The risk of transmission of the virus by cash (notes and coins) is low and has yet to be demonstrated.

Read the Monnaie de Paris report:

English version

French version

Center for Disease Control and Prevention

The virus is thought to spread mainly from person-to-person.

Bank of England

The risk posed by handling a banknote is no greater than touching any other common surface, such as handrails, doorknobs or credit cards.

WHO did NOT say banknotes would transmit COVID-19

The World Health Organization has rejected reports that it warned COVID-19 could be spread through handling cash. WHO spokeswoman Fadela Chaib said, ‘WHO did NOT say that banknotes would transmit COVID-19, nor have we issued any warnings or statements about this.’

Banknotes and coins have the same chance of transmitting COVID-19 as many other surfaces one encounters during a normal shopping experience, including shopping trolleys, hand rails, lift buttons, keypads, mobile phones and bank cards used to tap and go. Cash poses no greater risk than other forms of payment or many other dry surfaces.

COVID-19 is transmitted through droplets caused by infected people coughing, sneezing or speaking, which can land on other people or common surfaces. You can be infected by breathing in the virus if you are within one metre of a person who has COVID-19, or by touching a contaminated surface and then touching your eyes, nose or mouth before washing your hands.

The best defence against these droplets is to avoid touching your face, sanitise the surfaces of any items that you touch, and regularly wash or sanitise your hands.

This applies equally if you use cash or cash-free methods such as contactless payments. Be sure to also wash your hands after using phones, credit cards, keypads or touchscreens.

Being able to keep using cash during this period is vitally important for many people, particularly disadvantaged people such as those with literacy issues, on low incomes, and without regular access to phone or internet services.

Retailers may unintentionally discriminate against people who prefer to use physical currency and deny customers access to the goods and services they need. Refusing cash could put an unnecessary burden on people who depend on cash as a means of payment.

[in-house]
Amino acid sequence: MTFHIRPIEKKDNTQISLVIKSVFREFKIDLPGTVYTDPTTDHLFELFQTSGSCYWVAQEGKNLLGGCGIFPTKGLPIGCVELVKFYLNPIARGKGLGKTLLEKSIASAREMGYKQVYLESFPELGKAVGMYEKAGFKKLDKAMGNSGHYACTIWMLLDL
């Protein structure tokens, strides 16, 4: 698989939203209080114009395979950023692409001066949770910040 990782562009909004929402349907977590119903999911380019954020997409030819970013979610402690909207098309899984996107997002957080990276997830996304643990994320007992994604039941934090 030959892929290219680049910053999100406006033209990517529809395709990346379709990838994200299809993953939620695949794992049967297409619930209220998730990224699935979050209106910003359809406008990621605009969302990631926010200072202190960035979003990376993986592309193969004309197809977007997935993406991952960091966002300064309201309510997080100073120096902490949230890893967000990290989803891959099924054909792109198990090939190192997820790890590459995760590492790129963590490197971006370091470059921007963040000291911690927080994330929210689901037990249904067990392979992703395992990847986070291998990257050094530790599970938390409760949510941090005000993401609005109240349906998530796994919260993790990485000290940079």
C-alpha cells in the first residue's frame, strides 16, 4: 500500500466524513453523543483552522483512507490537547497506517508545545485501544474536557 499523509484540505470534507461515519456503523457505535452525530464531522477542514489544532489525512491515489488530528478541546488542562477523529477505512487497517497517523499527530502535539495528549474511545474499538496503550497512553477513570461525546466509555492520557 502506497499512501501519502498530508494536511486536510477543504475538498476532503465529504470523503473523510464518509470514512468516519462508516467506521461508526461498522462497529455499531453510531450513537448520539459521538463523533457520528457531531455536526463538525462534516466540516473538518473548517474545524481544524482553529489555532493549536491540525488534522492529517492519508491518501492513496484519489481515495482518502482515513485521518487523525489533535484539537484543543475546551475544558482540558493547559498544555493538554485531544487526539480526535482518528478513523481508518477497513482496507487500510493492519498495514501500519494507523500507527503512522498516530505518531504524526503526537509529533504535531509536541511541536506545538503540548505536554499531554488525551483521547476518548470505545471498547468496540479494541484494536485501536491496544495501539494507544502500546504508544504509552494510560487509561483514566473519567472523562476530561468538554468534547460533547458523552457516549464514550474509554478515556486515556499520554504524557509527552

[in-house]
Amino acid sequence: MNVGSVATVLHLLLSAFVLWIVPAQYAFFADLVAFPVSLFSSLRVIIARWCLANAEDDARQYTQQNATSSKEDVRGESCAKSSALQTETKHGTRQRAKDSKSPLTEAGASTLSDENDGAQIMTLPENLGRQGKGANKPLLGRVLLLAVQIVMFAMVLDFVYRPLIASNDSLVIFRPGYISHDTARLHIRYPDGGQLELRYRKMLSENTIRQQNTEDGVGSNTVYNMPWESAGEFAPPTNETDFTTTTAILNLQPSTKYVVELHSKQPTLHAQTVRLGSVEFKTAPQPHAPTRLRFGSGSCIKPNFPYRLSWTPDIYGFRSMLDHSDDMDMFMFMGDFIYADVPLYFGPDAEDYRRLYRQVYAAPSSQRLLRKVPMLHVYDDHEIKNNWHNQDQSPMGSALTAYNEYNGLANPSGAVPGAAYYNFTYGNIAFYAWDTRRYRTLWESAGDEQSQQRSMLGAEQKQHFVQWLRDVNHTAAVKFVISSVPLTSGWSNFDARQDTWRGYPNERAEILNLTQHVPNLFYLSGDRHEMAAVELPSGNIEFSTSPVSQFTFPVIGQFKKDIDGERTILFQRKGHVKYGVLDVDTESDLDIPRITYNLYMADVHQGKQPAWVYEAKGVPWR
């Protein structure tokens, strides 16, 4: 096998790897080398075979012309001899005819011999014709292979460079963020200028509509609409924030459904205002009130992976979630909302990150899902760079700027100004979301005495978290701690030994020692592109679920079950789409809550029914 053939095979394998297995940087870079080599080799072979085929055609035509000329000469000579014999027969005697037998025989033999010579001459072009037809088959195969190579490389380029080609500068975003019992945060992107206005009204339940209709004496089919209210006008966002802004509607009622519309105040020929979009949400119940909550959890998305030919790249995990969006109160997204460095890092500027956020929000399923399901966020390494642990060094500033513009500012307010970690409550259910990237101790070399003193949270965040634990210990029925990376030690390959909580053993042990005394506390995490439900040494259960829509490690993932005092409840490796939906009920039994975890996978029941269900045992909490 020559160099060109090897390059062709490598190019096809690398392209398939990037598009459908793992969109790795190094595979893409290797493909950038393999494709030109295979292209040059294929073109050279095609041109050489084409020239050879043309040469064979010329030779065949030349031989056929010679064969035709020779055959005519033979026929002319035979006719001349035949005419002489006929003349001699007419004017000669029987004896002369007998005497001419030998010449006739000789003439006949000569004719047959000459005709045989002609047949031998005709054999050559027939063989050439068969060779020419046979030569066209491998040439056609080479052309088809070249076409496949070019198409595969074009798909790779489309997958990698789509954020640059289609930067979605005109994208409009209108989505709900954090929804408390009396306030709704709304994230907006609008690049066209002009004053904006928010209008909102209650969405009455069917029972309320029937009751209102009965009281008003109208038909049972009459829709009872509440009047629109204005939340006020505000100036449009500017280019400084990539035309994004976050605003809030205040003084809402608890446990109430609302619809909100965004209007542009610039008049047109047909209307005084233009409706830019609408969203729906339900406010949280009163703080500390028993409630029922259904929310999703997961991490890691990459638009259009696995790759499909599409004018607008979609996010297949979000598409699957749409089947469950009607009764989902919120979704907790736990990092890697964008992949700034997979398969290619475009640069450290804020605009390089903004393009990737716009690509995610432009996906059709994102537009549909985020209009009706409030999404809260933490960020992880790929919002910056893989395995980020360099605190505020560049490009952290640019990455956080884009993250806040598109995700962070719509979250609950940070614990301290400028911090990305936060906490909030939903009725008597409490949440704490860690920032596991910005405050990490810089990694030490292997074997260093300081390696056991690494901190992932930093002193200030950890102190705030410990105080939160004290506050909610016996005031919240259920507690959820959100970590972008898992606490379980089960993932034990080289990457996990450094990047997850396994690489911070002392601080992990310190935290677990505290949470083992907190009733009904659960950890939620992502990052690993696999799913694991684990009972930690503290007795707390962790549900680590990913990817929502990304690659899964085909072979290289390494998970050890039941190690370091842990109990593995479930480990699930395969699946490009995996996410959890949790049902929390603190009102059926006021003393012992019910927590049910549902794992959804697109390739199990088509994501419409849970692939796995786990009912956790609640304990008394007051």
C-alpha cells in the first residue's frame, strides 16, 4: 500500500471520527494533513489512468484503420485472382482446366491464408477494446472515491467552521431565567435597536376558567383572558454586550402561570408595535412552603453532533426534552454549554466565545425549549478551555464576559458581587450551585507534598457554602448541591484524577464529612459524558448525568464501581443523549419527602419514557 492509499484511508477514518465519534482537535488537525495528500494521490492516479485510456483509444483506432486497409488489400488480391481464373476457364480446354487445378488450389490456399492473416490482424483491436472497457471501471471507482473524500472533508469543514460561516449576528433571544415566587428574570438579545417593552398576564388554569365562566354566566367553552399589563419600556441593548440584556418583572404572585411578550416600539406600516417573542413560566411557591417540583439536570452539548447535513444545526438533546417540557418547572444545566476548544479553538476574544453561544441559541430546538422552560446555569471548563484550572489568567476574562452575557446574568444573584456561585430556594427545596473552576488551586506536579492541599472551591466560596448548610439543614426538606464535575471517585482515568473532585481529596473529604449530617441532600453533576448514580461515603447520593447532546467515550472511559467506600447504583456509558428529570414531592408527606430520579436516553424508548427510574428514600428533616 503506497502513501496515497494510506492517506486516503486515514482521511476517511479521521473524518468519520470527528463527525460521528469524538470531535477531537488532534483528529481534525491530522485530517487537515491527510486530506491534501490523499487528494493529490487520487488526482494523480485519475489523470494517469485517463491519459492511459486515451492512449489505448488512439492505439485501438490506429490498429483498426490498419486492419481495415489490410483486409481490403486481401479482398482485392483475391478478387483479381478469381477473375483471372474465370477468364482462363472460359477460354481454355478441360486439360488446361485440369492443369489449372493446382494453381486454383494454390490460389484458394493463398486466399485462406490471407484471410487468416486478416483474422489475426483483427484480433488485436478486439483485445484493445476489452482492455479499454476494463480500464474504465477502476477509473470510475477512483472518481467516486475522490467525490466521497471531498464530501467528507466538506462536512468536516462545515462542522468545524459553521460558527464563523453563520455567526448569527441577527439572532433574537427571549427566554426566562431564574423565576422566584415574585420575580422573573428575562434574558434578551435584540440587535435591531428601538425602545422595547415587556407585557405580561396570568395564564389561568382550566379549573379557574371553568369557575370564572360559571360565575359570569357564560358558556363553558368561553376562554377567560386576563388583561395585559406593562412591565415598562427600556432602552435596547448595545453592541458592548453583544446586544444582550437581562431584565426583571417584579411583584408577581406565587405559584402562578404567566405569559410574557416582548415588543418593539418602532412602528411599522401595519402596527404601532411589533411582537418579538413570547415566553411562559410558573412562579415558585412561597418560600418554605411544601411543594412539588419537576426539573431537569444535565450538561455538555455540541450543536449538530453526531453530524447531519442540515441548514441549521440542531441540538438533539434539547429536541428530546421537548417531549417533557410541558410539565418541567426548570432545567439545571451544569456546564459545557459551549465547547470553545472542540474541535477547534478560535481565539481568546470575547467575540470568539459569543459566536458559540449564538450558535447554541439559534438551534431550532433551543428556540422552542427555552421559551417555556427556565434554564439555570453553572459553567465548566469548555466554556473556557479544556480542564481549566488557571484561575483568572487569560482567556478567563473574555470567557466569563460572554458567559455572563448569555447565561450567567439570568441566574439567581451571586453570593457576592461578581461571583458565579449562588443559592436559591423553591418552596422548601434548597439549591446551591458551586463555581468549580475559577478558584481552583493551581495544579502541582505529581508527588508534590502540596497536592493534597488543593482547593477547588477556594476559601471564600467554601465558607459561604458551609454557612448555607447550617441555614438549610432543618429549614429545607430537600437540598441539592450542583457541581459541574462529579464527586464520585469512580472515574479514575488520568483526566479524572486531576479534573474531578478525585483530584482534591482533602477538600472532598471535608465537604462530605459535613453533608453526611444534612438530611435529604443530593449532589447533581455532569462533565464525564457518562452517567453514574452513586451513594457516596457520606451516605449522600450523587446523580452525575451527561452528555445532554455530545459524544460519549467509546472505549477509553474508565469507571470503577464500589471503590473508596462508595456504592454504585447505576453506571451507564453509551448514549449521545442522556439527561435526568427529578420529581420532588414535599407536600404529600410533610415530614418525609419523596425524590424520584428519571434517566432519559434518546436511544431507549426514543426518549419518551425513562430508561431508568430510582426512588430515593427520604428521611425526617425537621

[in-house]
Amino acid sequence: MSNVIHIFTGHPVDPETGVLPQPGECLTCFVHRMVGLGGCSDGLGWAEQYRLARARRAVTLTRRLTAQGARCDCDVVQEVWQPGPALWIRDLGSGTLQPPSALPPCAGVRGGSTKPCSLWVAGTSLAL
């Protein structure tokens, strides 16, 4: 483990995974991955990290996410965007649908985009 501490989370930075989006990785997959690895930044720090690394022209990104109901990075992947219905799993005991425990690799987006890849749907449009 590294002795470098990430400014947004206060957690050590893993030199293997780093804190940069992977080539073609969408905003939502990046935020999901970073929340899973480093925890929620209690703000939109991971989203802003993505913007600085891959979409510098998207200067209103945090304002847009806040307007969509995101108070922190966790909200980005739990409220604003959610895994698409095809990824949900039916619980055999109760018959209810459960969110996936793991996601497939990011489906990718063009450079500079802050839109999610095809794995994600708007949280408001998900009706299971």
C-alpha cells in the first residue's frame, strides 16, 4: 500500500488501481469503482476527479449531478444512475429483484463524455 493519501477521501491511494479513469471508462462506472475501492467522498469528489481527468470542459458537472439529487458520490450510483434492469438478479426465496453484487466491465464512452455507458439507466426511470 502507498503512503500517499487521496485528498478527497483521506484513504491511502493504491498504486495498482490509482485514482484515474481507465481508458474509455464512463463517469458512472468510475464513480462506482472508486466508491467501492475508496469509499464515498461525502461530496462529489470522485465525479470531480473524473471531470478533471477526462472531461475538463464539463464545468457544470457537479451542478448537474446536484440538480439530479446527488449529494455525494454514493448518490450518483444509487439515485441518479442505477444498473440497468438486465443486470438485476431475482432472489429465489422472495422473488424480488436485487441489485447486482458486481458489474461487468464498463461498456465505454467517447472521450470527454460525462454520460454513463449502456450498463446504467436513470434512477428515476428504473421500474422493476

More information on cash and coronavirus is provided in the links below.

Useful links

No, cash does not carry coronavirus, says WHO, 9 March 2020

Cash poses no particular risk of infection for public, Central Bank of the Federal Republic of Germany, 18 March 2020

Letter to European Central Bank

May 11, 2020

Cash Coalition group: We believe that the crisis has demonstrated the necessity to fundamentally revisit the definition of legal tender in a way which would aim to protect the ability for people to use cash as they see appropriate.

News: No evidence of infection via contaminated articles

German Federal Institute for Risk Assessment (BfR)

April 6, 2020

There are currently no cases which have shown any evidence of humans being infected with the new type of coronavirus by via the consumption of contaminated food or via contact with contaminated articles.

Transmission via surfaces which have recently been contaminated with viruses is, nonetheless, possible through smear infections. However, this is only likely to occur during a short period after contamination, due to the relatively low stability of coronaviruses in the environment.”

European Central Bank: Risk of contracting corona virus from cash is very low

April 30, 2020

The results indicate that euro banknotes do not represent a particularly significant risk of infection compared to other kinds of surfaces that people come into contact with every day.


News: NZ reserve bank says don’t disadvantage people

March 19, 2020

New Zealand’s central bank says that  while businesses are not obliged to accept cash, declining it may end up disadvantaging people who rely on its use.

News: You’re more likely to pick up Covid-19 from people exposure than from the type of payment.

University of Washington School of Public Health

March 12, 2020

In fact, we don’t have any evidence that money in any form has ever been a source of any kind of infection, says Marilyn Roberts, a microbiologist at the University of Washington School of Public Health.


News: BIS – probability of transmission via banknotes is low

April 3, 2020

The BIS is owned by 62 central banks, representing countries from around the world that together account for about 95% of world GDP.

Scientific evidence suggests that the probability of transmission via banknotes is low when compared with other frequently-touched objects, such as credit card terminals or PIN pads.

Looking ahead, developments could speed up the shift toward digital payments. This could open a divide in access to payments instruments, which could negatively impact unbanked and older consumers. The pandemic may amplify calls to defend the role of cash – but also calls for central bank digital currencies.




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